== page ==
Long before there were video games or paint-ball guns, my buddy Gale and I developed a game of our own called inner-tube baseball. It was an offshoot of Whiffle ball after our last plastic ball either caved in from overuse or got belted into the neighbor’s blackberries.
All you needed for inner-tube baseball was a wood bat and an inner tube like any of the ones we all used to float down the Pilchuck River in the summers of our youth. But the game was unique in that you could only play it in my backyard, because of the ground rules.
Pitching and hitting was simple. You rolled the inner tube toward the batter, and he smacked it with the bat. Any tube rolling past the pitcher was a single. Past the pitcher in the air was a double. Past the pitcher and over my dog Muttsy’s elevated drag wire was a home run. The drag wire ran half the length of our backyard, six to seven feet off the ground, between the garage and the catalpa tree, just this side of the clothesline. The foul lines ran from home plate to the grape arbor in left field and from home to the corner of the chicken coop in right. Home plate to the drag wire was maybe 25 feet. There were also two fielding hazards to consider: 1) a raised water spigot roughly 12 inches high in right-center, and 2) Muttsy getting excited by any passing person or animal and racing blindly across the field, pulling his chain along the drag wire and head-smacking anyone in the way.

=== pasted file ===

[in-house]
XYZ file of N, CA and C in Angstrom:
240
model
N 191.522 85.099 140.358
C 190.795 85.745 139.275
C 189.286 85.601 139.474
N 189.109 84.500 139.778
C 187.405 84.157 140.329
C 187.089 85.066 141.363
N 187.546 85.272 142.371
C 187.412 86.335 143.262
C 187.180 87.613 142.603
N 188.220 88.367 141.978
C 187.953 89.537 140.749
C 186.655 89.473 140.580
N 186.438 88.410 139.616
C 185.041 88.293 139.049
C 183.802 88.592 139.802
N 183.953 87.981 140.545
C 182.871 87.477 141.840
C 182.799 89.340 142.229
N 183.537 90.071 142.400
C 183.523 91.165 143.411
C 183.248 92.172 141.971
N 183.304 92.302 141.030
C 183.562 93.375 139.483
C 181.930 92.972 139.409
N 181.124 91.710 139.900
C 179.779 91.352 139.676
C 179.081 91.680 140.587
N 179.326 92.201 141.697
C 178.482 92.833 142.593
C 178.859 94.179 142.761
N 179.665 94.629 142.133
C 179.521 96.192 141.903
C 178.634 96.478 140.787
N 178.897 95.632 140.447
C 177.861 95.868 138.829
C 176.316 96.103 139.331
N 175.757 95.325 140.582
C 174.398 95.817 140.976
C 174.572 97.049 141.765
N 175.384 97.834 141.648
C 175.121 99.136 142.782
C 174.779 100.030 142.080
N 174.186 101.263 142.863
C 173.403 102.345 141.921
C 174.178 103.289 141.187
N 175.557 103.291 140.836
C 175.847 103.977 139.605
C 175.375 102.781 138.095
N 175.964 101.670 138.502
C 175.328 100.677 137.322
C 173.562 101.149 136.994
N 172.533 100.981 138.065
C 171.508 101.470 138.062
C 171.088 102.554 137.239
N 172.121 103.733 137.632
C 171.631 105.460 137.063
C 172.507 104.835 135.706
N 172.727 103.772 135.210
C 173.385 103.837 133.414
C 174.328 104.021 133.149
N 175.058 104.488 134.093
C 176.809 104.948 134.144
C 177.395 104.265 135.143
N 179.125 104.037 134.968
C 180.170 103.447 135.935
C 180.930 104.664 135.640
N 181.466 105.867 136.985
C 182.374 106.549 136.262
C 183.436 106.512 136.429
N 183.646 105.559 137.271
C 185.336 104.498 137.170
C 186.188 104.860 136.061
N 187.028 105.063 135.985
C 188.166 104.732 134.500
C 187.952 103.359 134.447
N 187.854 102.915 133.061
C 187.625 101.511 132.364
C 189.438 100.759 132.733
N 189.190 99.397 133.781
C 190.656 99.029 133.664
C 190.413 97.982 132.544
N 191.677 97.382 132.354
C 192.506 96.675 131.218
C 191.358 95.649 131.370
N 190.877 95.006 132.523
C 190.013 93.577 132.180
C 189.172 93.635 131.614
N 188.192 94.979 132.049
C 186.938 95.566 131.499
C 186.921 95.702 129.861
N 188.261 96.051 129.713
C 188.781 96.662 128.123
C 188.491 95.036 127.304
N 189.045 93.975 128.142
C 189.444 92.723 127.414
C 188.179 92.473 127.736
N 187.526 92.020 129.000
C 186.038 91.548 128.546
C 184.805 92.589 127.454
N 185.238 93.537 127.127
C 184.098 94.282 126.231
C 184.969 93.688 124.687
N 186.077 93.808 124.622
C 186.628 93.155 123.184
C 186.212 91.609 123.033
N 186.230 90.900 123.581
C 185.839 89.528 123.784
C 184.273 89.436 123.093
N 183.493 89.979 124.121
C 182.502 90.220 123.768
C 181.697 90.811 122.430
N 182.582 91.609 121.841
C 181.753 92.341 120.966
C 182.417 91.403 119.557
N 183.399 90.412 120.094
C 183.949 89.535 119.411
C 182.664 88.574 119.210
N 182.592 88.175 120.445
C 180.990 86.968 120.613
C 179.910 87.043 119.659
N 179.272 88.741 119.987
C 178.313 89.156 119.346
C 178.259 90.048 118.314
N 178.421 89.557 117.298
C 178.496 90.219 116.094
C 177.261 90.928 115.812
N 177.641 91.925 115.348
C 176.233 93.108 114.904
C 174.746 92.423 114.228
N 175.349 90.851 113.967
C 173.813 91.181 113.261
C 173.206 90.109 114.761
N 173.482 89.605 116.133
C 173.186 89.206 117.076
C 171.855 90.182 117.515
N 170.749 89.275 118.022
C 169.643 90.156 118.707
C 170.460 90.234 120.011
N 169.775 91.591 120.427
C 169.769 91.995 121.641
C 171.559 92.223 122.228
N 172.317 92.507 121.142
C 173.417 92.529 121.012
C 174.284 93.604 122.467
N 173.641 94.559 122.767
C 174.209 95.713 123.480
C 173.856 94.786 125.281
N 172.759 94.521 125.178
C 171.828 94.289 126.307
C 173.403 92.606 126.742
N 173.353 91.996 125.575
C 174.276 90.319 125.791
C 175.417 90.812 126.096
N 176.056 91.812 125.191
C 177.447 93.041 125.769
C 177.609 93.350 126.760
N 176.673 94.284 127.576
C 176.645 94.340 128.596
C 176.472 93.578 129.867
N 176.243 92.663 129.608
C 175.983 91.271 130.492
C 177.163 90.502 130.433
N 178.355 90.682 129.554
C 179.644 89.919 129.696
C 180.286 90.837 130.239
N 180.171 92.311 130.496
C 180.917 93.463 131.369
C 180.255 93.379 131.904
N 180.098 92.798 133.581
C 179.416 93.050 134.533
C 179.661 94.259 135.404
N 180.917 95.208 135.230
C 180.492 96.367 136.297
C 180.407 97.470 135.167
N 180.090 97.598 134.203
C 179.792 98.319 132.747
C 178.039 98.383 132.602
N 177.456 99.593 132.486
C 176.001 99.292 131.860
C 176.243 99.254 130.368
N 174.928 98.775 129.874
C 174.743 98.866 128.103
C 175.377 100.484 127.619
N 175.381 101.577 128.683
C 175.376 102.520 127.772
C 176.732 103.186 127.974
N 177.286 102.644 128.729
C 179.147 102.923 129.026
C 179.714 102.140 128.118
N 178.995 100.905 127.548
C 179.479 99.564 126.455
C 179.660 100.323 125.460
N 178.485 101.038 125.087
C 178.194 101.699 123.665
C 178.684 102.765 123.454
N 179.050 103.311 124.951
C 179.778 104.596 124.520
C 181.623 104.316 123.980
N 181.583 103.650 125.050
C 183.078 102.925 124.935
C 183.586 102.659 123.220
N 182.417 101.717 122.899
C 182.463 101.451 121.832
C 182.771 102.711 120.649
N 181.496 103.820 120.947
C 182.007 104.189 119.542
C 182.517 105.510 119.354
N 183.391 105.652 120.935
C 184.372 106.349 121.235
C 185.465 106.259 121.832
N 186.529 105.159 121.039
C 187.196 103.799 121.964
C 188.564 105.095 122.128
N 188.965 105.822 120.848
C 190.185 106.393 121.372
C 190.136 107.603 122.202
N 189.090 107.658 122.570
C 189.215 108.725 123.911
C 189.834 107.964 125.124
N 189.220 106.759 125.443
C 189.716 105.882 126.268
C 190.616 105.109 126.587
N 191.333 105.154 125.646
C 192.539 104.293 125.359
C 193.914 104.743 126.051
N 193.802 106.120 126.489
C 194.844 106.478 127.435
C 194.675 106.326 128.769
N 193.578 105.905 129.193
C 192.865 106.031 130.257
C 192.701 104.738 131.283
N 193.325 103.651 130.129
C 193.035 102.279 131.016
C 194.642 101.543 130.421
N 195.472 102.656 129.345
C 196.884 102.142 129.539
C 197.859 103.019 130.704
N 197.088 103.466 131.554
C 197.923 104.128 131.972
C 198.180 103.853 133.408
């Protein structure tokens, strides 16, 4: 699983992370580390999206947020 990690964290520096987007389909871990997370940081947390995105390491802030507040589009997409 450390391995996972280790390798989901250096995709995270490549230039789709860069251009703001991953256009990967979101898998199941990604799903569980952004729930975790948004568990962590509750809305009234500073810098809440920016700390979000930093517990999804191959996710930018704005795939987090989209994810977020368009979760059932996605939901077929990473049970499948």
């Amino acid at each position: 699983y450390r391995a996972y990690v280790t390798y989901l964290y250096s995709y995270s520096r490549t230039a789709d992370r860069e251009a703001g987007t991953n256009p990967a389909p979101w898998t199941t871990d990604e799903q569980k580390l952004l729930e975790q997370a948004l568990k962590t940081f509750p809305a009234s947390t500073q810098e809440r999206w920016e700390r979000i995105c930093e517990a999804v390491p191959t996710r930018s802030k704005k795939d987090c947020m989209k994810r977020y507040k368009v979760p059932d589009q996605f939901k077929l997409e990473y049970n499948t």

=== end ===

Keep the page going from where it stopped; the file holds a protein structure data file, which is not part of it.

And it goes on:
There was no baserunning in inner-tube baseball. Every swing was either a hit or an out. Any tube snagged in the air was an out, whether it cleared the drag wire or not, and anything smothered before getting past the pitcher was also an out. Two tubes hit foul or any tube that happened to strike Muttsy, fair or foul, also constituted an out.
And, as a carryover from plastic baseball, you had to announce who you were before every at-bat: Mantle . . . Mays . . . Maris . . . Yastrzemski . . . Frank or Brooks Robinson . . . Clemente . . . Kaline . . . Aaron . . . Alou (any of the three) . . . Frank Howard . . . Boog Powell . . . Tony Oliva. Gale favored the Giants and the Orioles, while I liked the Yankees and Twins. Gale’s dad once duck-hunted with Harmon Killebrew, so that made him a dual favorite in my yard.
It was mostly a game of strength, as you had to hit it well to clear the drag wire. Anything popped up was caught, so you had to hit liners or launch like Willie McCovey. Grounders down either line had a chance to get through, but anything up the middle on the ground was an easy out.
Being stronger, Gale had the upper hand from the start. Then my big brother Skip waded in to challenge the winner and he dominated.
“Way to go, dumbass,” he taunted me, “inventing a game that you can’t beat anyone at!”
That eventually spelled the end for inner-tube baseball. That and the drag wire getting broken or pulled down so many times that it no longer functioned as a measuring rod or a dog restraint.
Still, it was fun while it lasted. Even if I never beat anyone.